Browsing Homilies

First Sunday of Lent

Dt 26:4-10 | Ps 91 | Rom 10:8-13 | Lk 4:1-13

It’s chilling to hear the devil quote Scripture. The very psalm we just sang is twisted in his mouth to fit an agenda that’s not of God. He uses it to tempt even Jesus himself, and the temptation is one that is ever relevant. The devil tries to make Jesus believe that he can treat God as a vending machine that will dispense favors at this command. This is a real and common temptation; lots of us slip into treating God like this from time to time. It makes God comprehensible to us, and it offers some sense of consolation when our lives are challenging. When we succeed at living out the demands of Christian life, we often hold an unspoken expectation that our faithful sacrifices will be rewarded—with a job that pays well, with uncomplicated and joyful relationships, with the easy conception of the exact number of children we would like.

This is all the more enticing because there’s a partial truth at the heart of Satan’s lie. At first glance, it looks like Satan is asking Jesus (and us) to trust in God, who does provide for our needs and who does act in our lives. God’s trustworthiness is true. But things that are true about God can easily become idols if we think they are all there is to God. What the devil tempts Jesus to commit is essentially an act of idolatry. It turns God into something God is not—a puppet under our control, a trained pet doing tricks at our command.

This is a captivating image of God; it fits into our lives and makes us comfortable. It might even enable us to dismiss the suffering of others because they must have “deserved it in some way.” This god, we understand, and we sometimes cling to this understanding even when we know it's incomplete. The devil continually allures us with inadequate ideas of God so that we, satisfied with a god that is too small, will ease our pursuit of the God that is real. But the reality of God is always bigger than we envision, and we cannot allow our images of God to replace God in our hearts. Our life of faith is one of continual idol-busting, breaking down every notion that ultimately fails us when we strive to love God in the fullness of God’s reality.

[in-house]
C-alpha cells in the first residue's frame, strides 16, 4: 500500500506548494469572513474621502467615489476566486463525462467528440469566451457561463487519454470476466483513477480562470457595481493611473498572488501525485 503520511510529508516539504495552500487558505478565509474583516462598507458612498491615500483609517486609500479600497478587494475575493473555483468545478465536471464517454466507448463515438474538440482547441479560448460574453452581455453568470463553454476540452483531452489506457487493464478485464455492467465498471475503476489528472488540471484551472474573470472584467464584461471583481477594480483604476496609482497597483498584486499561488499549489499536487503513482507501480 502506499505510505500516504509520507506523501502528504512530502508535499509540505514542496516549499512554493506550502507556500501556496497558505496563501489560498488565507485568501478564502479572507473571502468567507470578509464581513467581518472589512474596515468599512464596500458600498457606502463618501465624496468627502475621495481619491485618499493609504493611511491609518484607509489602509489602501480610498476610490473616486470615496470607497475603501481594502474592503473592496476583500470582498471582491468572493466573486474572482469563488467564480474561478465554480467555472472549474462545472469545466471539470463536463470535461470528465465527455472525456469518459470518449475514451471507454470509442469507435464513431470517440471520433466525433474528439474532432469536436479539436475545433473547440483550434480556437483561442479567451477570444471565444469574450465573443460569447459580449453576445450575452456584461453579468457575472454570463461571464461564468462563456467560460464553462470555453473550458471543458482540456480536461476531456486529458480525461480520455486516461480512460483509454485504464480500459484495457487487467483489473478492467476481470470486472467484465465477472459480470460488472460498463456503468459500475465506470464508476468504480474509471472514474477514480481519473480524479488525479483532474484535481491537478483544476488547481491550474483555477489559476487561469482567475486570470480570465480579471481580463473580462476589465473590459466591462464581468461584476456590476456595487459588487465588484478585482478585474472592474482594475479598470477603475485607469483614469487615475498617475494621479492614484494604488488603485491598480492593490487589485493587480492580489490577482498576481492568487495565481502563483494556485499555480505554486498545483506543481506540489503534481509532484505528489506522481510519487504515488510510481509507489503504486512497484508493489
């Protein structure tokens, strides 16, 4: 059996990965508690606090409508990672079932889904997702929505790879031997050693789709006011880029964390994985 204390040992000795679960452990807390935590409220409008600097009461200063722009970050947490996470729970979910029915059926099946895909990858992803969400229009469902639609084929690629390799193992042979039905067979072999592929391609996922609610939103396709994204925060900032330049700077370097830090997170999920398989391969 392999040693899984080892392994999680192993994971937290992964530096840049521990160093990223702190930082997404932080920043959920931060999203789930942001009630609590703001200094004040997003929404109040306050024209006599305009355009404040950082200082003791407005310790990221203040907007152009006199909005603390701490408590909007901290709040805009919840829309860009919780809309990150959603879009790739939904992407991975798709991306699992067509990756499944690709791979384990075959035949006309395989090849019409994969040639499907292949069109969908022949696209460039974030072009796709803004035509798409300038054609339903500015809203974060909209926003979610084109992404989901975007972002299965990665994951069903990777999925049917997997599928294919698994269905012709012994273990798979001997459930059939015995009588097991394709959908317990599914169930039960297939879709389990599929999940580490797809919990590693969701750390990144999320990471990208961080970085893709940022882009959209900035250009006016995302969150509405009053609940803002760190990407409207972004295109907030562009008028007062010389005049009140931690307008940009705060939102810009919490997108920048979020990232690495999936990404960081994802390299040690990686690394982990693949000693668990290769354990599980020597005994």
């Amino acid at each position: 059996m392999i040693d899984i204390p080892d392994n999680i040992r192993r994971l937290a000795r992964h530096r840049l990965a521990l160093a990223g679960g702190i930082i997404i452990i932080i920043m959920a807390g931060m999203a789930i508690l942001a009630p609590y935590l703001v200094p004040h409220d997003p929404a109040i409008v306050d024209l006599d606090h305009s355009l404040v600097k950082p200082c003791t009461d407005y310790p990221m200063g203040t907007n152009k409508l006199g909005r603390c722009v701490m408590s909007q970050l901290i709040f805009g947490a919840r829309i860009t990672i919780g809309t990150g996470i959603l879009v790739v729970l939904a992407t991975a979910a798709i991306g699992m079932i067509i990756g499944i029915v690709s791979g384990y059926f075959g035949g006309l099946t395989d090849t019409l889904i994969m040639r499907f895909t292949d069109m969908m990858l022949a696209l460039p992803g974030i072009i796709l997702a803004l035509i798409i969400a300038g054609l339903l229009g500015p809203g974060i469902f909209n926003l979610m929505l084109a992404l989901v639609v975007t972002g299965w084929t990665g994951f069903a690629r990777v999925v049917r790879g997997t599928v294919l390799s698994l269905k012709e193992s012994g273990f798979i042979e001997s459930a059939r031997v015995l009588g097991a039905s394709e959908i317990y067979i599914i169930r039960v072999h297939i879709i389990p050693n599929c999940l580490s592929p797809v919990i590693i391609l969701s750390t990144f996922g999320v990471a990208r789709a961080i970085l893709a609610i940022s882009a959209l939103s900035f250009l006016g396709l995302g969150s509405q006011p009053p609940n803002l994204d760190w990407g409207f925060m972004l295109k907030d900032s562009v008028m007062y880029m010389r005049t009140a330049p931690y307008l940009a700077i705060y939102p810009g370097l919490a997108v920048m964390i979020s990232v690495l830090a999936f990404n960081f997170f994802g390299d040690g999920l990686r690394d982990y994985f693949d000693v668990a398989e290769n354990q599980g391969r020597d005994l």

We’re not called to a one-sided objectification of God; we are instead called to authentic relationship with God. We see this in the first reading: God perceives God’s chosen ones, hearing their cry and seeing their affliction. And God acts, setting them free and giving them land. There’s an intricate dance here of giving and receiving, of calling and being heard.

God, of course, always acts first; it is only by God's goodness that we even have anything to offer back to God. We are called to respond, and to respond with gratitude, with worship, with awe. God receives this response, and the cyclical dance of relationship continues.

In many ways it’s like our most intimate relationships with each other. As God draws us into relationship, we become ever more deeply acquainted with the infinite goodness of God. We realize that God doesn’t fit into the neat categories that we sometimes create. God defies all our human attempts to prioritize among people and exclude the ones we have deemed unworthy.

Jesus responds to his temptation with humility, which isn’t mere self-abasement but is a confident resting in the truth of who we are and who God is. Jesus didn't fall into temptation because he knew who he was and whose he was. That humility is what God calls us to in this Lenten season. 

There’s ongoing work here; we have to keep tuning our ears to hear God’s voice and our hearts to want God’s will. God’s action doesn’t always make sense. God doesn’t always act in the ways we would choose. But keeping ourselves open to the reality of God, it allows us to enter a bit more deeply into God’s wild creativity and the reckless love He has for each one of us.


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